Furnace Room Ventilation
Q: Do I need to install vented doors when I build a wall around the furnace and water heater in my basement? I’d prefer to use solid doors if I could, but I’m concerned that the furnace needs to draw air for combustion. Do I need to be intentional about letting it into the furnace room?
A: Although your furnace probably draws outdoor air for burning through a pipe that goes out the basement wall, your water heater might use air from the furnace room for combustion. And even if it doesn’t, there’s no guarantee that future equipment installed by subsequent homeowners will use outside air exclusively. With this in mind, I’d recommend installing some kind of vents to your new room. Regulations usually call for two vents in furnace rooms, one about 6” above the floor and the other near the ceiling. Make each vent 1 square inch in size for every 1000 btu/hr input of your furnace. This means that a typical furnace of 100,000 btu/hr would require two louvres 10” x 10” each. You don’t necessarily need to put these in the door, just somewhere leading into the furnace room.
Insulating Exterior Walls
Q: Is it a good time to add insulation to outside walls as part of a siding replacement job?
A: Absolutely, and it doesn’t matter if you live in a heating climate or a cooling one. Siding replacement offers a great chance to add wall insulation to any house while the work is going on. The job involves adding a layer of rigid insulation to the outside of the walls before new siding goes on, and there are two main options to choose from. The traditional approach involves sheets of extruded polystyrene foam an inch or so thick, but one particular kind of fiber-based insulation is better in one important way. Rockwool (formerly Roxul) ComfortBoard IS is a stiff but breathable insulation board that’s dense enough to support wood strips for fastening your new siding to. It goes on after the old vinyl is removed, adding insulation and soundproofing action.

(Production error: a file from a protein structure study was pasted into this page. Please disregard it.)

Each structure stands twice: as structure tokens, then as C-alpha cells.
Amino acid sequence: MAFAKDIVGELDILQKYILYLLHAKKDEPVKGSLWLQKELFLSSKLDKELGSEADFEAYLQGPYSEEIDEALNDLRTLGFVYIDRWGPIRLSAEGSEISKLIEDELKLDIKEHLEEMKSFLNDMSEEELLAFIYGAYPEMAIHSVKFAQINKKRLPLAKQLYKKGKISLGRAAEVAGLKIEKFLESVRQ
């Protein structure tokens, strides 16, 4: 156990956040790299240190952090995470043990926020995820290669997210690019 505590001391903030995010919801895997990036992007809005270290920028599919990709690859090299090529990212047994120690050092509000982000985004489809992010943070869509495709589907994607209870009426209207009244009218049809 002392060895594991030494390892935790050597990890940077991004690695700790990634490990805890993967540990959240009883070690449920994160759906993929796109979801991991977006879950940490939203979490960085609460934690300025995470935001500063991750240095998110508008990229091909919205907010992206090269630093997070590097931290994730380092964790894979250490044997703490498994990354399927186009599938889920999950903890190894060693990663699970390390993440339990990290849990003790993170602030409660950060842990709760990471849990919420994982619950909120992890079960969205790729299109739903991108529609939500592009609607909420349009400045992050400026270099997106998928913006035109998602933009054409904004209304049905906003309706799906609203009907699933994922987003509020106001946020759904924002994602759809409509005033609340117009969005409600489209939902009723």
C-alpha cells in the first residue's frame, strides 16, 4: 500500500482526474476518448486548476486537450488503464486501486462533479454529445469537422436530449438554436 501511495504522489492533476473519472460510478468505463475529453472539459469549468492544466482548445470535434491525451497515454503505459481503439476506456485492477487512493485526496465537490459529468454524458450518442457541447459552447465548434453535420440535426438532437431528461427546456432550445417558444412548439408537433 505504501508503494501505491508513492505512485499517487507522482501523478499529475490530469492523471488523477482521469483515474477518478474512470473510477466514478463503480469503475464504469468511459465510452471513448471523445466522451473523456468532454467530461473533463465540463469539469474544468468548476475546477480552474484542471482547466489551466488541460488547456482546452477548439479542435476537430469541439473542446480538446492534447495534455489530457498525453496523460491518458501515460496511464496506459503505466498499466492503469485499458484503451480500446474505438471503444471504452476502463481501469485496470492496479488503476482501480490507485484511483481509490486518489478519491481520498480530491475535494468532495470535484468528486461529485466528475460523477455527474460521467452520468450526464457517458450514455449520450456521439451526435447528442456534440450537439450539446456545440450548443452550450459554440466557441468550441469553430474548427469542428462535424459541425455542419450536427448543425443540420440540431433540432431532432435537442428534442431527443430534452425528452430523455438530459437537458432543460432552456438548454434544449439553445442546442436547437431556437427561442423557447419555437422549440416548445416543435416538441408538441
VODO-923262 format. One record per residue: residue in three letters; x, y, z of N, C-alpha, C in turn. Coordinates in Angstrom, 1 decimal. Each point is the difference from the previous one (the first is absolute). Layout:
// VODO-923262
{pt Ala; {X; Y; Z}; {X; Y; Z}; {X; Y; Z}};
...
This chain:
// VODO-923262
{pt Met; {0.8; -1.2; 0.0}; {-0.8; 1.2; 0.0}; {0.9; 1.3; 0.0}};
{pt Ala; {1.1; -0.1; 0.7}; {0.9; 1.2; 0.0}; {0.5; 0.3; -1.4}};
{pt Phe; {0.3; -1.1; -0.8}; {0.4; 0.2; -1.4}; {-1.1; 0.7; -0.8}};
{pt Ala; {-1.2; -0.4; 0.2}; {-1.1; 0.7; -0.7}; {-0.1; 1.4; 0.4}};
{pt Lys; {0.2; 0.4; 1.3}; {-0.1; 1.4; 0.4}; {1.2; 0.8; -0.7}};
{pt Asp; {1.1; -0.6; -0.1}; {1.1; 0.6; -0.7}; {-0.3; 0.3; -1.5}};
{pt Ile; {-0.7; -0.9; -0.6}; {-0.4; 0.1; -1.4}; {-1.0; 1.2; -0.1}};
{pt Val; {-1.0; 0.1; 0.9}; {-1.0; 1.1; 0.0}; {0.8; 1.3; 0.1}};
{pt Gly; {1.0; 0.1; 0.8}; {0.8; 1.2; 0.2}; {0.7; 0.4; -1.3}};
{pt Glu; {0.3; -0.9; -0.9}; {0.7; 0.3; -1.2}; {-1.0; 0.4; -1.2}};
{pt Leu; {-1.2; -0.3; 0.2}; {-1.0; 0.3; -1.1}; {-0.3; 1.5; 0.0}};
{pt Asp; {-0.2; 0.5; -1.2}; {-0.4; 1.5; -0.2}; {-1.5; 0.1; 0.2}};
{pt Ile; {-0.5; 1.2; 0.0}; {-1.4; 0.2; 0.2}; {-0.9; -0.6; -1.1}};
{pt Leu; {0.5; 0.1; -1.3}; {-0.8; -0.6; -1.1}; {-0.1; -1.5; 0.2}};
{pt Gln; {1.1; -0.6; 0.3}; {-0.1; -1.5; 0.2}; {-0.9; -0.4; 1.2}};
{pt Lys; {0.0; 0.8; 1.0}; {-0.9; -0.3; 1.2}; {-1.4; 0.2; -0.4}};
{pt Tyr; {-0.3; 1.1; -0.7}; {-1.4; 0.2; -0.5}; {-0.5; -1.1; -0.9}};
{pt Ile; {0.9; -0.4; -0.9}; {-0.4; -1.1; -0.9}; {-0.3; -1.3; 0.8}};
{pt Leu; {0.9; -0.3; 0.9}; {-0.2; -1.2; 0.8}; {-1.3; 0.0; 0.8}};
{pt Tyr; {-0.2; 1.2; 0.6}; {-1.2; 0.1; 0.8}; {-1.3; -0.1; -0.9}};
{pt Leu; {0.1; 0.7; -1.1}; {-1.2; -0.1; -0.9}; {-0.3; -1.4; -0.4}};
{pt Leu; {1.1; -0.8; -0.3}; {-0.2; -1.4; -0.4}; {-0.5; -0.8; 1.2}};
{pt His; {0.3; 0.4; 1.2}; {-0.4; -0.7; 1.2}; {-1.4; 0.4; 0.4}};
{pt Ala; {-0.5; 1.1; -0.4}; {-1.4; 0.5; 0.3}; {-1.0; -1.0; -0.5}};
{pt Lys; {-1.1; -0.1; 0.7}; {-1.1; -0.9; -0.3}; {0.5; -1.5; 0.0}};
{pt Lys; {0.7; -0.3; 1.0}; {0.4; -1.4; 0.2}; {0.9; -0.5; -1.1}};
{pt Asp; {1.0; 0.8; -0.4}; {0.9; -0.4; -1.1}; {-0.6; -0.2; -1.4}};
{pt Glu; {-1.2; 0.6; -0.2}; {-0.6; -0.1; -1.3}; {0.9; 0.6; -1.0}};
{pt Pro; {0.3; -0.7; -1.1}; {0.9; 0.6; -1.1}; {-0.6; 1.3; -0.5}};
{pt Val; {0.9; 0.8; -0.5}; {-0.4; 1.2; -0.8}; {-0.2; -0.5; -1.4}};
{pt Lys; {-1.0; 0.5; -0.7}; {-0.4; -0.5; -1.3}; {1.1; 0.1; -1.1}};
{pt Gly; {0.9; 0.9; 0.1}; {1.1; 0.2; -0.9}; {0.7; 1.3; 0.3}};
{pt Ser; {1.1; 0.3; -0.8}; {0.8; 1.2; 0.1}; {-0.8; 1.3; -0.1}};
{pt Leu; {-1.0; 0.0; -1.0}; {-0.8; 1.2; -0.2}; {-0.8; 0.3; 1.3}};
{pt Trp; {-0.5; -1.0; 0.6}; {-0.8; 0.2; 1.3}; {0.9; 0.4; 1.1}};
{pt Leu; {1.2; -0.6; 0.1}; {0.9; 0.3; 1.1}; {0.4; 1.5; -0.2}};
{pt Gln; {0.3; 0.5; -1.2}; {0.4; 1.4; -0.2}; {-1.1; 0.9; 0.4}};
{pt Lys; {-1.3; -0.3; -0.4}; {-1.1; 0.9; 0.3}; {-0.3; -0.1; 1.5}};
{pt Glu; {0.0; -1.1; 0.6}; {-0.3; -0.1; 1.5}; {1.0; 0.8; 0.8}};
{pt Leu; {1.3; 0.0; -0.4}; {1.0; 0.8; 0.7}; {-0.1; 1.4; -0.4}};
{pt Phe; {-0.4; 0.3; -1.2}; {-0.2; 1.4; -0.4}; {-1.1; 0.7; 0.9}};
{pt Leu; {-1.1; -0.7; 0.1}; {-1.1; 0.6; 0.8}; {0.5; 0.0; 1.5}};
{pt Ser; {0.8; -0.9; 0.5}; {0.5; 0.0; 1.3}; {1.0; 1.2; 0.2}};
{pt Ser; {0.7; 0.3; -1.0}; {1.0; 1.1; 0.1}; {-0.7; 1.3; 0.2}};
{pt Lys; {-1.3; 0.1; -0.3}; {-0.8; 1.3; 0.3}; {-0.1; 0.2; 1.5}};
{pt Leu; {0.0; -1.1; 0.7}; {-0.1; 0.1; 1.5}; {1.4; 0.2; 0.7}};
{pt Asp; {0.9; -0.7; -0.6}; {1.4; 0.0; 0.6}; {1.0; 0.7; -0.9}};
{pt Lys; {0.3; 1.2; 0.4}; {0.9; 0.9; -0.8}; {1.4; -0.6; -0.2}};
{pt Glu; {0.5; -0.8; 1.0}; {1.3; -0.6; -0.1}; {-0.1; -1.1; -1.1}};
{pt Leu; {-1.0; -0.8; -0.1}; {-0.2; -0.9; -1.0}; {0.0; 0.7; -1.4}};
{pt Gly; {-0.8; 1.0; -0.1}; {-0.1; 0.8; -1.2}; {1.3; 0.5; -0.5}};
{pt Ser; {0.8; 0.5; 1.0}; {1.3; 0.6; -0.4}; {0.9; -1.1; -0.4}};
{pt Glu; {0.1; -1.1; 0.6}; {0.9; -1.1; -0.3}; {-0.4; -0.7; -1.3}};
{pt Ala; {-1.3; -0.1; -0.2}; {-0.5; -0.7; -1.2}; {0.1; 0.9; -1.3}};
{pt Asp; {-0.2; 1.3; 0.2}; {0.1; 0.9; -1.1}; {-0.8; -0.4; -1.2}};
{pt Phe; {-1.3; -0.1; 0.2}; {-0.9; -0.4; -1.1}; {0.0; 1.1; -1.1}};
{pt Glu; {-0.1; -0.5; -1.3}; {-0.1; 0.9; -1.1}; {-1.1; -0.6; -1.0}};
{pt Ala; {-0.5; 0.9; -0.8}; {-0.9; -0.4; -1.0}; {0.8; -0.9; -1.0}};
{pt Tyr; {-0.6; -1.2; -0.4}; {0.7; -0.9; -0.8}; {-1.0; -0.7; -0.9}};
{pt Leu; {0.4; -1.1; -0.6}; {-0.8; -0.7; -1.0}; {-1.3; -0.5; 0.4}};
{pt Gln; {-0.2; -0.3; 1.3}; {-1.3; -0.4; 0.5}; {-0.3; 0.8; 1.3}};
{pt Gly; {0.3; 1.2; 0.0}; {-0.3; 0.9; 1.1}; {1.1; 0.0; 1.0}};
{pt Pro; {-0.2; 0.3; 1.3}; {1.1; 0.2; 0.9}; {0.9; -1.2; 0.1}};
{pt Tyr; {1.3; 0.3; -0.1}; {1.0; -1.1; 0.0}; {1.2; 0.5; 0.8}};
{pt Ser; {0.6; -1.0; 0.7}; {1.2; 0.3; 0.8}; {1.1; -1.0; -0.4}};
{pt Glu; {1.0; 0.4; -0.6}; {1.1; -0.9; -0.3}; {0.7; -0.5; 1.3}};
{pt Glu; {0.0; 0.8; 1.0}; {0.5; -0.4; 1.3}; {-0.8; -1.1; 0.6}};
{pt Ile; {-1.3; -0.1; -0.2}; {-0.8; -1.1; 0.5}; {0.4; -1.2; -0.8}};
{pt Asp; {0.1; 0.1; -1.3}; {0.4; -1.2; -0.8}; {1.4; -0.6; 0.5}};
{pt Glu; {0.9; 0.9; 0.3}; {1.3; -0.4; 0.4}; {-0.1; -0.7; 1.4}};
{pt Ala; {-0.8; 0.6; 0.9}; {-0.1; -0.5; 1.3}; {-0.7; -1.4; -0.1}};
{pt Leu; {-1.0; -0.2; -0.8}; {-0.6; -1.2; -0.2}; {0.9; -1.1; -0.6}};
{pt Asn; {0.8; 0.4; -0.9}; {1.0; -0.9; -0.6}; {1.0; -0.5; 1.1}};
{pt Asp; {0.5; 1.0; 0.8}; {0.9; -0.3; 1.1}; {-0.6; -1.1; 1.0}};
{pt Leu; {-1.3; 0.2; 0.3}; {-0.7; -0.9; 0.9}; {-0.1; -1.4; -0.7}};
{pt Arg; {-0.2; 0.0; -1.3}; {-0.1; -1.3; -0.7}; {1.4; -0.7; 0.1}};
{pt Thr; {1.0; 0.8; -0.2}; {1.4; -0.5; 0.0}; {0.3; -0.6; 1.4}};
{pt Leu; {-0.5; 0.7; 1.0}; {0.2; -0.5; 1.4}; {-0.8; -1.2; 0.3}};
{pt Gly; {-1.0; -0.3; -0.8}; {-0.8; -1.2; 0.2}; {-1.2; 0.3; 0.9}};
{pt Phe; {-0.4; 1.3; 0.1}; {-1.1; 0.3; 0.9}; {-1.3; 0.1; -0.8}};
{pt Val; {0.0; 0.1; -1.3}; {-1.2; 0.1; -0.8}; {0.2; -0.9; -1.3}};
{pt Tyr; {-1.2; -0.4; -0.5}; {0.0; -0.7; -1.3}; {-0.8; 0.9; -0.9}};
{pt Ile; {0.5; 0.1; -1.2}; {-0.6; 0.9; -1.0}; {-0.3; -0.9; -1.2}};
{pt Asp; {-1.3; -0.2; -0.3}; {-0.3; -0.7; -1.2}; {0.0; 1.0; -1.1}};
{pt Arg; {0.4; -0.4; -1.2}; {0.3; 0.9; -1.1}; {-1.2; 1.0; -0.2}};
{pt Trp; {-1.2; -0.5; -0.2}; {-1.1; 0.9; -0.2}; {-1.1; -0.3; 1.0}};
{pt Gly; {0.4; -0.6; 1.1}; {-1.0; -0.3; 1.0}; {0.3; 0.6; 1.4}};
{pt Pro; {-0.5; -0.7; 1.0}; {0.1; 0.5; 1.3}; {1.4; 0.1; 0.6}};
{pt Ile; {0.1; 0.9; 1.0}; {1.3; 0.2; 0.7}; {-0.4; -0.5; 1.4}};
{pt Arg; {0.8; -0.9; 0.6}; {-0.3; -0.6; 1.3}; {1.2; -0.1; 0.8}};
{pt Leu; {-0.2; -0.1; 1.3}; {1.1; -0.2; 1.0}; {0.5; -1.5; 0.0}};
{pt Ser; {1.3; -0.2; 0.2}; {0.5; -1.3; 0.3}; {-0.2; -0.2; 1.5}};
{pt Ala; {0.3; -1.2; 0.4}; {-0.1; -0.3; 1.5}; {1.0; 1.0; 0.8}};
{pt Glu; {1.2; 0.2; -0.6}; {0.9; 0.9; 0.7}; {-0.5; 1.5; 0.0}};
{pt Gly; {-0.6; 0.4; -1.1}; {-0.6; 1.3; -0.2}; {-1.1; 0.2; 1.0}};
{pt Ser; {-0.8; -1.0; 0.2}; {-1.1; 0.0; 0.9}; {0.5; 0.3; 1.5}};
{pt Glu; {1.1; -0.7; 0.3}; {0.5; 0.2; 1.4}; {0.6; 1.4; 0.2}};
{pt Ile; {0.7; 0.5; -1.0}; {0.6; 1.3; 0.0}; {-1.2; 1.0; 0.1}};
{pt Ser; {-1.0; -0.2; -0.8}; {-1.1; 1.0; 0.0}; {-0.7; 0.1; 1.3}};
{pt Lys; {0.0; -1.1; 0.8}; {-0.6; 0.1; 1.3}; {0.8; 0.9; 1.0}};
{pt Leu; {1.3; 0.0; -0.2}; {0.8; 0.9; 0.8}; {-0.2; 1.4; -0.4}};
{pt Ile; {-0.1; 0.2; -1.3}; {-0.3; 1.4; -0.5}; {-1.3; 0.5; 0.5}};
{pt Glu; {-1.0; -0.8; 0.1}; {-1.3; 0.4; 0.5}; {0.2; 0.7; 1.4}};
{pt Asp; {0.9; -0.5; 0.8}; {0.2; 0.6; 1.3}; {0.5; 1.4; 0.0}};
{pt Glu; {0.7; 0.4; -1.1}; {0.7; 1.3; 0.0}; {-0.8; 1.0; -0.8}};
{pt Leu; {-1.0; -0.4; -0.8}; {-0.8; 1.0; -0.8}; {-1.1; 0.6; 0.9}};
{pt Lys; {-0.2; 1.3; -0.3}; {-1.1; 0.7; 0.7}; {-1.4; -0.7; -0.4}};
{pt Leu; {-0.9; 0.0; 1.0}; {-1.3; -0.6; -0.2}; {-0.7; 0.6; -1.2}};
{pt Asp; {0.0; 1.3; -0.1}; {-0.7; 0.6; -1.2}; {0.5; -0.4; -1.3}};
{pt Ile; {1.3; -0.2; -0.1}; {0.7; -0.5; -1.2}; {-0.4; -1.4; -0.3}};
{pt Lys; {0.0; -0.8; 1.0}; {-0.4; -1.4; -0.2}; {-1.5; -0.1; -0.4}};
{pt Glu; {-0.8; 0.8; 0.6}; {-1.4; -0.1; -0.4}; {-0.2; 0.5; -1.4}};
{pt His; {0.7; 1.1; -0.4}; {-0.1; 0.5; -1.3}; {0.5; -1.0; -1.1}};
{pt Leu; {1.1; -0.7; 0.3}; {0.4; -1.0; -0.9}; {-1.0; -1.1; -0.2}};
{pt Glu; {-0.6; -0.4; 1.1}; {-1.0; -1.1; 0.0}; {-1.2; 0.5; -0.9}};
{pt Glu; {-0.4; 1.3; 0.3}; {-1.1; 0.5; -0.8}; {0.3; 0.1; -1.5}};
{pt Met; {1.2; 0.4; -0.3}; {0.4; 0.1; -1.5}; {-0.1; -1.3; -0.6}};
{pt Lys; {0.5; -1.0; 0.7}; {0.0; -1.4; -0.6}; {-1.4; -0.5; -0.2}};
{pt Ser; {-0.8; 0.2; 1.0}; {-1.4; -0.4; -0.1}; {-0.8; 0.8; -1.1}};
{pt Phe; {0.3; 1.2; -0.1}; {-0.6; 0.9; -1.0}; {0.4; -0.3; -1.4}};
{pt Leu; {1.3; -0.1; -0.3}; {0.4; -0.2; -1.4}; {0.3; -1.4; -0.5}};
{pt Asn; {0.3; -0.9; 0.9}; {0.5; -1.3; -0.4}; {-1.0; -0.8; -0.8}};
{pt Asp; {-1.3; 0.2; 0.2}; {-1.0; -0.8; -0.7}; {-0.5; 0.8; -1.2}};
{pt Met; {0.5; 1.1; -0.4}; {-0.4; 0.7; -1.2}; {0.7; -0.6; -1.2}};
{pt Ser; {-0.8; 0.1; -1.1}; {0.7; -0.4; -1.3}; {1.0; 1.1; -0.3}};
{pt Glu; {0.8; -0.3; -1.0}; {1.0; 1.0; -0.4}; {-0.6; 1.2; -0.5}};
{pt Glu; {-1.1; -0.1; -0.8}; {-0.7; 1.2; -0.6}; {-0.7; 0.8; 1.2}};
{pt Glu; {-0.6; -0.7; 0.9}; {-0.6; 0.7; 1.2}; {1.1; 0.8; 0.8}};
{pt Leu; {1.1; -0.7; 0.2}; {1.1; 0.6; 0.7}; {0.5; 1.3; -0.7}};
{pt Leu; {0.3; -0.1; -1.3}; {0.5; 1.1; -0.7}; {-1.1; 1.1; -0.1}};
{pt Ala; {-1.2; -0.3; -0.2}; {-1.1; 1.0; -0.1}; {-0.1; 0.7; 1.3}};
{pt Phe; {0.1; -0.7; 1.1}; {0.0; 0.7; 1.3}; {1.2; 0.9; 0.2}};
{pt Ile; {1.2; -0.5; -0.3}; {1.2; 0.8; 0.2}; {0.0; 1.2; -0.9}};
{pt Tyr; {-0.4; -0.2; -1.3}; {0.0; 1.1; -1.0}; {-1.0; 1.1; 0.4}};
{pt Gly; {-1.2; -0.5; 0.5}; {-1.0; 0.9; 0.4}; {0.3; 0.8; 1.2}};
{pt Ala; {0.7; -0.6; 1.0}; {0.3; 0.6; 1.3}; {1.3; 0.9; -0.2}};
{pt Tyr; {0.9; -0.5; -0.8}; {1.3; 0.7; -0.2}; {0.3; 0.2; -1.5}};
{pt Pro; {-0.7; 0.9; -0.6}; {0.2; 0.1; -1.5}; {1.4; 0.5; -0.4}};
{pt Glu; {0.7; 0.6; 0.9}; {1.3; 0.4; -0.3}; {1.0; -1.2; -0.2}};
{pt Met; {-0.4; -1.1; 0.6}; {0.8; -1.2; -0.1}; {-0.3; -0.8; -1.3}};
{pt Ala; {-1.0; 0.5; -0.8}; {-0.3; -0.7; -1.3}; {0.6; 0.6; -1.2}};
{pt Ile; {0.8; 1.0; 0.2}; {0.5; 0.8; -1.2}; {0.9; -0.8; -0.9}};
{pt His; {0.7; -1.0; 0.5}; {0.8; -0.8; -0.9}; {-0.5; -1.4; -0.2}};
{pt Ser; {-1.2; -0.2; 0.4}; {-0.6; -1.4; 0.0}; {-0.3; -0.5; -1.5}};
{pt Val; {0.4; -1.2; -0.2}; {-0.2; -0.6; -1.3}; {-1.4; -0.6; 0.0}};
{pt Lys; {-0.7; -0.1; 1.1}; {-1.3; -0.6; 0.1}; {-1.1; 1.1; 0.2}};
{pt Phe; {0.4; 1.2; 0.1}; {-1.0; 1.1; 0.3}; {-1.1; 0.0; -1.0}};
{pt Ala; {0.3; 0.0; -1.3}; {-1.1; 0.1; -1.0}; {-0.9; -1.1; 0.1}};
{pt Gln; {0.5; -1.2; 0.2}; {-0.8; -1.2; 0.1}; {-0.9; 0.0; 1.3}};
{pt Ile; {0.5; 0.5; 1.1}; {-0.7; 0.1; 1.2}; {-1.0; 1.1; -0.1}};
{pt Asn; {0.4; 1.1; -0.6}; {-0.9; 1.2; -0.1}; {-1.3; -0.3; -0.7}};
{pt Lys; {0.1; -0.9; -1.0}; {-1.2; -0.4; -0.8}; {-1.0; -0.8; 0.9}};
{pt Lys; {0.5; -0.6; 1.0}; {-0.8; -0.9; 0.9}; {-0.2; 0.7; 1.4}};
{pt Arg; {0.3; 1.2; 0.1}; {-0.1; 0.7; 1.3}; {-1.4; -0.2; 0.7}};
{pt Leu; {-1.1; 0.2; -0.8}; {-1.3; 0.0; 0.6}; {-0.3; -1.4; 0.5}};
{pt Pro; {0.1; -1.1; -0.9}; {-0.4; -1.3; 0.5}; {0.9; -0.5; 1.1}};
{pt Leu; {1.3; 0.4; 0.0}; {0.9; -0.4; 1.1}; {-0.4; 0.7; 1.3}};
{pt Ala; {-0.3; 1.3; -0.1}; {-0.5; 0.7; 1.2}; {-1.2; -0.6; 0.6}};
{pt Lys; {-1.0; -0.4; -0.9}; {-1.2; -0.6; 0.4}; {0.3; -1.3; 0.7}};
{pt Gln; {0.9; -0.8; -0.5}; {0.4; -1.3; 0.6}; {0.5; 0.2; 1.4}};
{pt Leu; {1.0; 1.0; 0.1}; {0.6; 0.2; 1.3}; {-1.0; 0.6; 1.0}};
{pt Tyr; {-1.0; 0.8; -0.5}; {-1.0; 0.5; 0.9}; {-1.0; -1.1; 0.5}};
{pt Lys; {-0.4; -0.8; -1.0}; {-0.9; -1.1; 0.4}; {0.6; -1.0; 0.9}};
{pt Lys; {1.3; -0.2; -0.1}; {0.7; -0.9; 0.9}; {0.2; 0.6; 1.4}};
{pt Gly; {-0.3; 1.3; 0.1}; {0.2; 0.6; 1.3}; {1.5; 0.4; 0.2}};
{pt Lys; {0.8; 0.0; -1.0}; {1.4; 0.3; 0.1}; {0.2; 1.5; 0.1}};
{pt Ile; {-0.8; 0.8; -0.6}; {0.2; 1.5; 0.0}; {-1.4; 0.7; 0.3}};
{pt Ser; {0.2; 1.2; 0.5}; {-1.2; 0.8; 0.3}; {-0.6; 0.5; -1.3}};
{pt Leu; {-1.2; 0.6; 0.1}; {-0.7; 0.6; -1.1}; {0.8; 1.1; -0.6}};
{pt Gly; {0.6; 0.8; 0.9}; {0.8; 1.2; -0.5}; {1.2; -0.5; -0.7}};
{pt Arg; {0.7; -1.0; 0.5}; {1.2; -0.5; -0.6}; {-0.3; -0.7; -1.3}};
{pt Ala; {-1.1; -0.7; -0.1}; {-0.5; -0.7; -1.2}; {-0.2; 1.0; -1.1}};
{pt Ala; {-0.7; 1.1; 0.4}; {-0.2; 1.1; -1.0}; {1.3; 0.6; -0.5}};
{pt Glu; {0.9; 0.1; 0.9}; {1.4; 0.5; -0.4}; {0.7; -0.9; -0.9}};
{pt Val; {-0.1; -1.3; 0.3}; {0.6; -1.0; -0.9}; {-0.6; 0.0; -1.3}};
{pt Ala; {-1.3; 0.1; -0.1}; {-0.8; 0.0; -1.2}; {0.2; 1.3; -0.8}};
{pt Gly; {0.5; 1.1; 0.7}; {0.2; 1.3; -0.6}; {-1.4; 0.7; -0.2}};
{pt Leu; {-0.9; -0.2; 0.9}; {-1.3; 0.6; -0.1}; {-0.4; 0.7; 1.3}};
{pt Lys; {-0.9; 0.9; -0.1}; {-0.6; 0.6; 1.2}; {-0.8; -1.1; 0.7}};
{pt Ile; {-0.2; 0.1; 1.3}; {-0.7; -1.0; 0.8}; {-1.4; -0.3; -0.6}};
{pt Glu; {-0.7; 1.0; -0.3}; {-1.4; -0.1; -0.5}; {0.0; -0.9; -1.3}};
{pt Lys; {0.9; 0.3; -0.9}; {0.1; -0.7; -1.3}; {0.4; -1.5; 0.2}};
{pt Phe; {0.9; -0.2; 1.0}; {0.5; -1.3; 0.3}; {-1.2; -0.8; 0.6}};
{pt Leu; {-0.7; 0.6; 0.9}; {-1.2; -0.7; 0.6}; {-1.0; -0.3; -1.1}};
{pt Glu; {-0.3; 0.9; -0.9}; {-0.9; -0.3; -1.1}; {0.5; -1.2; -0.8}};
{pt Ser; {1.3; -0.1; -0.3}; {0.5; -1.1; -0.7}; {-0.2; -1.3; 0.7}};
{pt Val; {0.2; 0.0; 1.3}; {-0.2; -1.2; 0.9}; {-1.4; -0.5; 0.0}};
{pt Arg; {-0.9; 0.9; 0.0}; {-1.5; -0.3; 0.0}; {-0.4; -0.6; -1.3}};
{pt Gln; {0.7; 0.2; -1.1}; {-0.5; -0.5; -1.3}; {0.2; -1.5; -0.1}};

Rigid sheets of foam insulation offer another option. The problem with foam is that if moisture gets behind it, that moisture can’t escape. The ComforBoard is different in that it allows trapped moisture to leave. It’s also surprisingly resistant to liquid moisture soaking in.
Since the exterior face of the wall gets thicker because of the new insulation, the exterior window and door jambs will need to be extended in a weatherproof way to account for the added thickness of the insulation. Any good renovator can make this happen, but it does require care to make sure the installation is completely waterproof.
The Truth About Basement Walls
Q: Why have you written that wooden stud walls are not a great choice for finishing basements? My hubby is a contractor and he’s been using them for years.
A: Stud frame walls and batt-type insulation have been used to finish basements since the 1950s because this combination used to be the only available option. The problem is how vulnerable the arrangement is to moisture and mold growth. Even a small amount of leaked moisture through the walls will cause mold to grow like crazy inside wall cavities. It’s like stuffing a wet towel into a plastic bag. There’s also a problem with water you can’t see.
I regularly hear from readers who have basement stud walls and vapour barrier installed, but no drywall yet for a while. They can see through the clear vapour barrier and are rightly concerned when condensation sometimes develops on the inside of the vapour barrier during warm weather. Based on the number of reports I get from homeowners on this, I suspect this condensation dynamic is happening in many more basements than meets the eye. It’s just that it can’t be seen because it’s covered by drywall or paneling.
Modern, foam-based basement wall systems side-step all these problems because they aren’t hollow. It’s the hollow nature of stud frame walls that makes them so vulnerable to moisture and mold. There are a handful of different basement wall systems on the market that use foam. You can check out my video tour of one of them below.